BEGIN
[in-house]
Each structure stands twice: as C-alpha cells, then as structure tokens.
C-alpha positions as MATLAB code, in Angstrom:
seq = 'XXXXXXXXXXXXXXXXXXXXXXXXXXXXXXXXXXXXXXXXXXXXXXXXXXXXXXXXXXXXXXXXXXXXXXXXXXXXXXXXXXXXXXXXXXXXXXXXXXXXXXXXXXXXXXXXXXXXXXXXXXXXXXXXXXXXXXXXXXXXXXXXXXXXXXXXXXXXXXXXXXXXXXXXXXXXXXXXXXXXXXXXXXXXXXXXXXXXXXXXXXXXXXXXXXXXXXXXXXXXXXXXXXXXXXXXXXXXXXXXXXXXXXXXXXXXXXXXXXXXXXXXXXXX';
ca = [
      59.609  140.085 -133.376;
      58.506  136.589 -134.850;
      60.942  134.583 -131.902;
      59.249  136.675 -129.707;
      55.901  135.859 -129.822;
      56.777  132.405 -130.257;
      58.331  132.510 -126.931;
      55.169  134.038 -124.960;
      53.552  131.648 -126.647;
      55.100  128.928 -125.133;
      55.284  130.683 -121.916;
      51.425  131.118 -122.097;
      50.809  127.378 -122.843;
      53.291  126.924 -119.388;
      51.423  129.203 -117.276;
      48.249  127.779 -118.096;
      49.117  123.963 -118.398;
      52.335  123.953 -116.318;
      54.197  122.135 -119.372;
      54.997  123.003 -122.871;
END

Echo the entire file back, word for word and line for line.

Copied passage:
[in-house]
Each structure stands twice: as C-alpha cells, then as structure tokens.
C-alpha positions as MATLAB code, in Angstrom:
seq = 'XXXXXXXXXXXXXXXXXXXXXXXXXXXXXXXXXXXXXXXXXXXXXXXXXXXXXXXXXXXXXXXXXXXXXXXXXXXXXXXXXXXXXXXXXXXXXXXXXXXXXXXXXXXXXXXXXXXXXXXXXXXXXXXXXXXXXXXXXXXXXXXXXXXXXXXXXXXXXXXXXXXXXXXXXXXXXXXXXXXXXXXXXXXXXXXXXXXXXXXXXXXXXXXXXXXXXXXXXXXXXXXXXXXXXXXXXXXXXXXXXXXXXXXXXXXXXXXXXXXXXXXXXXXX';
ca = [
      59.609  140.085 -133.376;
      58.506  136.589 -134.850;
      60.942  134.583 -131.902;
      59.249  136.675 -129.707;
      55.901  135.859 -129.822;
      56.777  132.405 -130.257;
      58.331  132.510 -126.931;
      55.169  134.038 -124.960;
      53.552  131.648 -126.647;
      55.100  128.928 -125.133;
      55.284  130.683 -121.916;
      51.425  131.118 -122.097;
      50.809  127.378 -122.843;
      53.291  126.924 -119.388;
      51.423  129.203 -117.276;
      48.249  127.779 -118.096;
      49.117  123.963 -118.398;
      52.335  123.953 -116.318;
      54.197  122.135 -119.372;
      54.997  123.003 -122.871;